Nils Okland is, from all reports, a well-respected fiddle player and folk musician in his homeland, so who am I to pass judgment? This is one of my favourite releases on the label (and yes, I’ve heard nearly the whole discography). With minimal accompaniment from other players on guitar, trumpet, organ, harmonium, etc. the sounds of Straum is at once sound modern, yet ghostly and ancient. Partly “avant-garde” and partly submerged in a grand tradition I don’t yet understand, this is a brilliant zone-out platter to spin on a lonely, rainy day. Norwegian folk music… now there’s a can of worms I need to open one day.

FLAMIN’ GROOVIES – Slow Death CD
This has been sitting around for reasons I do not wish to go into (it’s a “work-related” issue). If I’ve ever “considered” the ‘Groovies at all, which is rare, it’d be as the runt of the pre-punk litter. Gimme the Stooges, NY Dolls and MC5 ‘til I die. Hell, throw in those first three Blue Oyster Cult LPs whilst you’re at it. But the ‘Groovies? I’ve always found them to be tepid at best, stone-cold freezing at worst. My brother had their Supersnazz LP growing up and it did nothing but collect dust for a decade (as it still does). I know it’s not considered their finest work even by fans, though I’ll blame that for throwing me off the trail for nearly 20 years. Not that Slow Death (on the Norton label, by the way), a collection of demo and TV broadcast recordings from 1971-73, is a masterpiece, though it’s a step in the right direction. The recordings are rough, as expected, but at least in this context they actually sound like a rough ‘n’ tumble rock ‘n’ roll band, and not the candy-assed power-pop revivalist outfit I had them pegged as. There’s still a whole lotta stuff here I could gladly live without (covers of “Roll Over Beethoven”, “Jumpin’ Jack Flash”, etc.), though the title track and the amazing “Shake Some Action” (always my fave song of theirs, and a track which was, and probably still is, a staple of Melbourne public radio) mean I’ll probably hang onto this for a while. Some of the most absurd, rambling and shamelessly name-dropping liner notes, c/o the band’s Cyril Jordan, I’ve ever read, are included in the swish booklet.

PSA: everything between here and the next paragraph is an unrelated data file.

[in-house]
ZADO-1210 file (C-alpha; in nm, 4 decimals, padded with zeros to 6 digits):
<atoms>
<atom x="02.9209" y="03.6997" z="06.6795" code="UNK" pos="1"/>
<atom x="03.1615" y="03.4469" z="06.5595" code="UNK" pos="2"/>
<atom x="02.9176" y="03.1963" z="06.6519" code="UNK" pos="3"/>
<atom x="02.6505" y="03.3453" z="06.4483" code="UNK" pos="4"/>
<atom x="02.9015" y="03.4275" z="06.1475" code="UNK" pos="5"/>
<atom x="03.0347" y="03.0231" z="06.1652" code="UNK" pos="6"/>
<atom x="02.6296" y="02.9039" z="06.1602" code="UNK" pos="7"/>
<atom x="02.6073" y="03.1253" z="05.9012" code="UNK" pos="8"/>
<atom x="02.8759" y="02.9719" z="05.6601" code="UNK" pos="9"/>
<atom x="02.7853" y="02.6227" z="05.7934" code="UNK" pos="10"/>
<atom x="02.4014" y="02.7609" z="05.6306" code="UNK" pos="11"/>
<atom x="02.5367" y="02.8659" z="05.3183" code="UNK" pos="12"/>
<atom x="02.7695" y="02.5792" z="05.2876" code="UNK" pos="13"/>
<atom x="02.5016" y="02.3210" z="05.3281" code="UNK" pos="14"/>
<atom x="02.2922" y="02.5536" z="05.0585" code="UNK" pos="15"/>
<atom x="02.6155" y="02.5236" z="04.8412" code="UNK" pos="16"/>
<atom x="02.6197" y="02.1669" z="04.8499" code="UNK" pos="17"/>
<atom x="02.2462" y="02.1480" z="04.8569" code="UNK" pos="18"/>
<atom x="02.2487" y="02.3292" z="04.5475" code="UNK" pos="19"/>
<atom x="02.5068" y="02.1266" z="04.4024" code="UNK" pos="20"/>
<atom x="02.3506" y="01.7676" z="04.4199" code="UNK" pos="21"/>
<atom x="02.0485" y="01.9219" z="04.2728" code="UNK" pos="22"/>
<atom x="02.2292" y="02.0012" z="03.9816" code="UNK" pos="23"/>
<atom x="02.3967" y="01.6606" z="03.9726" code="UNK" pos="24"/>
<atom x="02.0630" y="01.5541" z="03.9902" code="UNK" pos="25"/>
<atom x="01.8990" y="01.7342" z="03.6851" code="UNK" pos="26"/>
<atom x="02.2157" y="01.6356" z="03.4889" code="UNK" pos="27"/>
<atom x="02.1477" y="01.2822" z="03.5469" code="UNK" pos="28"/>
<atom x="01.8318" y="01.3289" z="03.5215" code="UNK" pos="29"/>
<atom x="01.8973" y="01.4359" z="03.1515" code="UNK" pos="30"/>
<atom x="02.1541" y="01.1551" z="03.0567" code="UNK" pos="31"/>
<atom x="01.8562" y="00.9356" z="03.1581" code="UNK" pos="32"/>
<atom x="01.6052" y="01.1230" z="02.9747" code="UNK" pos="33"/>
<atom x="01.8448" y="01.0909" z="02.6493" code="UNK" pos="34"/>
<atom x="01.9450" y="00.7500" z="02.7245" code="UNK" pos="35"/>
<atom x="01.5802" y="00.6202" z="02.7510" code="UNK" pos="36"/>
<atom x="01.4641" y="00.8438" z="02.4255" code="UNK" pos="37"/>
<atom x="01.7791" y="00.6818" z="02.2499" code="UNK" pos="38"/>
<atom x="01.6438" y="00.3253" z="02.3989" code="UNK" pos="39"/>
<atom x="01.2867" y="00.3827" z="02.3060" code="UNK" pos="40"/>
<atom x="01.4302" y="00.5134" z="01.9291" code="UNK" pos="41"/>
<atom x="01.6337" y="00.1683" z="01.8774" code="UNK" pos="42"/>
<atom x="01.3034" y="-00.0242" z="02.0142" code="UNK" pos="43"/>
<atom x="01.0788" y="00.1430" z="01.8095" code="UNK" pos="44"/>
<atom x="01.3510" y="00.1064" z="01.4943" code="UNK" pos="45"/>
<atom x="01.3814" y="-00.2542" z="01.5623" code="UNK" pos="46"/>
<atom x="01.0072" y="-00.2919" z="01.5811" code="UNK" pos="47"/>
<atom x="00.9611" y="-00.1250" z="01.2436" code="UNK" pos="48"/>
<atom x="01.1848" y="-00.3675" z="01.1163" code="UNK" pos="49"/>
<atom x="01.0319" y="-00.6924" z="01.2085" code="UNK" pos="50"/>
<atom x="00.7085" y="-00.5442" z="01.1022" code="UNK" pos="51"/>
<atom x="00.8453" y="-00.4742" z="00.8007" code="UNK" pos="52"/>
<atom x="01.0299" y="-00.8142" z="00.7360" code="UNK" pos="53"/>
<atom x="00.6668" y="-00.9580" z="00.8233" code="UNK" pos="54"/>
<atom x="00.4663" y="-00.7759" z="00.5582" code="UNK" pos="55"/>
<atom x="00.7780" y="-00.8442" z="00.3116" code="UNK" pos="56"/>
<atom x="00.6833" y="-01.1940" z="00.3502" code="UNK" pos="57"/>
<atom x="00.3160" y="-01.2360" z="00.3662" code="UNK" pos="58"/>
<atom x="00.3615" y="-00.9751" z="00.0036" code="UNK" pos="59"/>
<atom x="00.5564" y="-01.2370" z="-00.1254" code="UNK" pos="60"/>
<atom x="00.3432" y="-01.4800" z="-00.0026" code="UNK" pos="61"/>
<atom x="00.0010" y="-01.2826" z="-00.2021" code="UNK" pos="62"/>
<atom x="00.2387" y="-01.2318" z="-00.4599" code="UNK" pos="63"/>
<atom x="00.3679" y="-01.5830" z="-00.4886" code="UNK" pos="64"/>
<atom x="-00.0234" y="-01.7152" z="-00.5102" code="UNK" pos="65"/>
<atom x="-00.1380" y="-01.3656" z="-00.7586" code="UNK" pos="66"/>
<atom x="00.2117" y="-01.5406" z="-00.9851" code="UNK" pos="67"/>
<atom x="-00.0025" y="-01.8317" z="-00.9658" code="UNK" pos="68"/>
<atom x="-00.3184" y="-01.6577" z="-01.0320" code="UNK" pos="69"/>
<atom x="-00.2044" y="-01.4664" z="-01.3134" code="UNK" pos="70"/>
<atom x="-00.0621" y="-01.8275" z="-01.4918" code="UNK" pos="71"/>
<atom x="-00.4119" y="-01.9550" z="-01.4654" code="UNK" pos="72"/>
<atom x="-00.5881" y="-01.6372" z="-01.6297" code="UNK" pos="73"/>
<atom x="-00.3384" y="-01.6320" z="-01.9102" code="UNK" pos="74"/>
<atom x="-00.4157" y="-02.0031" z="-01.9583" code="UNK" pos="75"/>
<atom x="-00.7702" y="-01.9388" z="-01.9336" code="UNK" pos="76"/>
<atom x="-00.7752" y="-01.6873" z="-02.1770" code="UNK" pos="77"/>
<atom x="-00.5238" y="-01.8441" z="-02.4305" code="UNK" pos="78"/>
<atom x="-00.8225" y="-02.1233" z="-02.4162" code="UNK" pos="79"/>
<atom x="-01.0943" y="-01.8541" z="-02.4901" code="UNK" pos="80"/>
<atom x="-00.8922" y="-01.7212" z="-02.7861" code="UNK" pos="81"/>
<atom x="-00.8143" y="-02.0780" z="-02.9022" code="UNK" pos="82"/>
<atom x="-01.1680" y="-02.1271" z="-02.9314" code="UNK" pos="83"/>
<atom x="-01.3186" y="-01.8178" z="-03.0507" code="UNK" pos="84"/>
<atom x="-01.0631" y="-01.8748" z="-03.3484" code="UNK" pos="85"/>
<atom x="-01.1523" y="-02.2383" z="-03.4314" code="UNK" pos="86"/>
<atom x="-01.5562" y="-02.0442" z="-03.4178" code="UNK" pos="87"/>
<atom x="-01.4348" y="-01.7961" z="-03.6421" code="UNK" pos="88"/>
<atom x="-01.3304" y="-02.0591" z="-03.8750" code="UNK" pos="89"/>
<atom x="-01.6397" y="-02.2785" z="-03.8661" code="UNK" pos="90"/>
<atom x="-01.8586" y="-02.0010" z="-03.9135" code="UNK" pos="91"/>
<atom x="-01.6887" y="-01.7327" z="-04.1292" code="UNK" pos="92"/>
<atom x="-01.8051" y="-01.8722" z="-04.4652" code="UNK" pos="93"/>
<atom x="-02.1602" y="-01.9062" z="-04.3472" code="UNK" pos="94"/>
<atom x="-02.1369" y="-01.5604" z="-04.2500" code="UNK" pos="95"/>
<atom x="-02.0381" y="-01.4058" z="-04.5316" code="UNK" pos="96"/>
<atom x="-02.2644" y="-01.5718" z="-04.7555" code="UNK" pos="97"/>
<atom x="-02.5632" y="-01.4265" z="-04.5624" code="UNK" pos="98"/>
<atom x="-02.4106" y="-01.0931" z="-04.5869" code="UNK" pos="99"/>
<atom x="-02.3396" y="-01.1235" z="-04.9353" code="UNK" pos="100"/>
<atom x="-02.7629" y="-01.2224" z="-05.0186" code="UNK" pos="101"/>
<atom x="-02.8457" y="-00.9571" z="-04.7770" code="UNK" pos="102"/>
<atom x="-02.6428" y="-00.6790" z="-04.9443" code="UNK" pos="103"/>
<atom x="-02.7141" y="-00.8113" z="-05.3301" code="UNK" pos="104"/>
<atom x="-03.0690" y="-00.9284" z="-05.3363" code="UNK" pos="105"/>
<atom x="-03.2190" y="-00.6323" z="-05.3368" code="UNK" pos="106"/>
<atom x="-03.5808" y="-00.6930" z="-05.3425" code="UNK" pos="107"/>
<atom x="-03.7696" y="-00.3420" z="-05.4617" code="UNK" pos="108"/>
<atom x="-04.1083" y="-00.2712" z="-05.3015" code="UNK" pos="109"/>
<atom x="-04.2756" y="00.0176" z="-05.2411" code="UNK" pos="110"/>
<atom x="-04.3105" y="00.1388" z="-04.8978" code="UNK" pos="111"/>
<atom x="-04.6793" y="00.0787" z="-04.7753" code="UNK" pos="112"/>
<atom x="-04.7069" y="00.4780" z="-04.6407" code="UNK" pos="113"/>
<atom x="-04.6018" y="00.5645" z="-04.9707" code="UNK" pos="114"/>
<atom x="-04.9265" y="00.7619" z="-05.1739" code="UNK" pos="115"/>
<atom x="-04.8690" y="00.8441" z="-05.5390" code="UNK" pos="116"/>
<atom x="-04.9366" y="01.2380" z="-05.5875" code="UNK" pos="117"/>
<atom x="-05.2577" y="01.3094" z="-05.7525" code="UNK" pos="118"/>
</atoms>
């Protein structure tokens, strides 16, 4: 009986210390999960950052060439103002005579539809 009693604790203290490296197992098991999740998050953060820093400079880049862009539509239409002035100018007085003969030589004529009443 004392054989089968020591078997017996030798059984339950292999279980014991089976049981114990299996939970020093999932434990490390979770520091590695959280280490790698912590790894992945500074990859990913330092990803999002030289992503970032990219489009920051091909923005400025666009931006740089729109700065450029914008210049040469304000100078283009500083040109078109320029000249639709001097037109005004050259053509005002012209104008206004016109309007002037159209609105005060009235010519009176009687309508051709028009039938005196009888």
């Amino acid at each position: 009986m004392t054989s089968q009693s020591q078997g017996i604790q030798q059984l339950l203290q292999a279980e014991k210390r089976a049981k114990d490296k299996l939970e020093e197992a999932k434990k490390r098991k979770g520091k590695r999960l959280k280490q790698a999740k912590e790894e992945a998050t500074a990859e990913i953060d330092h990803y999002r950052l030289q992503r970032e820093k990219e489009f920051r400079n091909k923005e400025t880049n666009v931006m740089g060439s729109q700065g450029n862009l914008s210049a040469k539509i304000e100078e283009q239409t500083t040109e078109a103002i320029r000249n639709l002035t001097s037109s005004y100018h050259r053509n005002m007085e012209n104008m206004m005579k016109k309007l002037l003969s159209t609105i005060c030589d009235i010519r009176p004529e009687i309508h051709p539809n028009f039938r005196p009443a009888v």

Gamelan Semar Pagulingan from Besang-Ababi/Karangasem: Music From Bali CD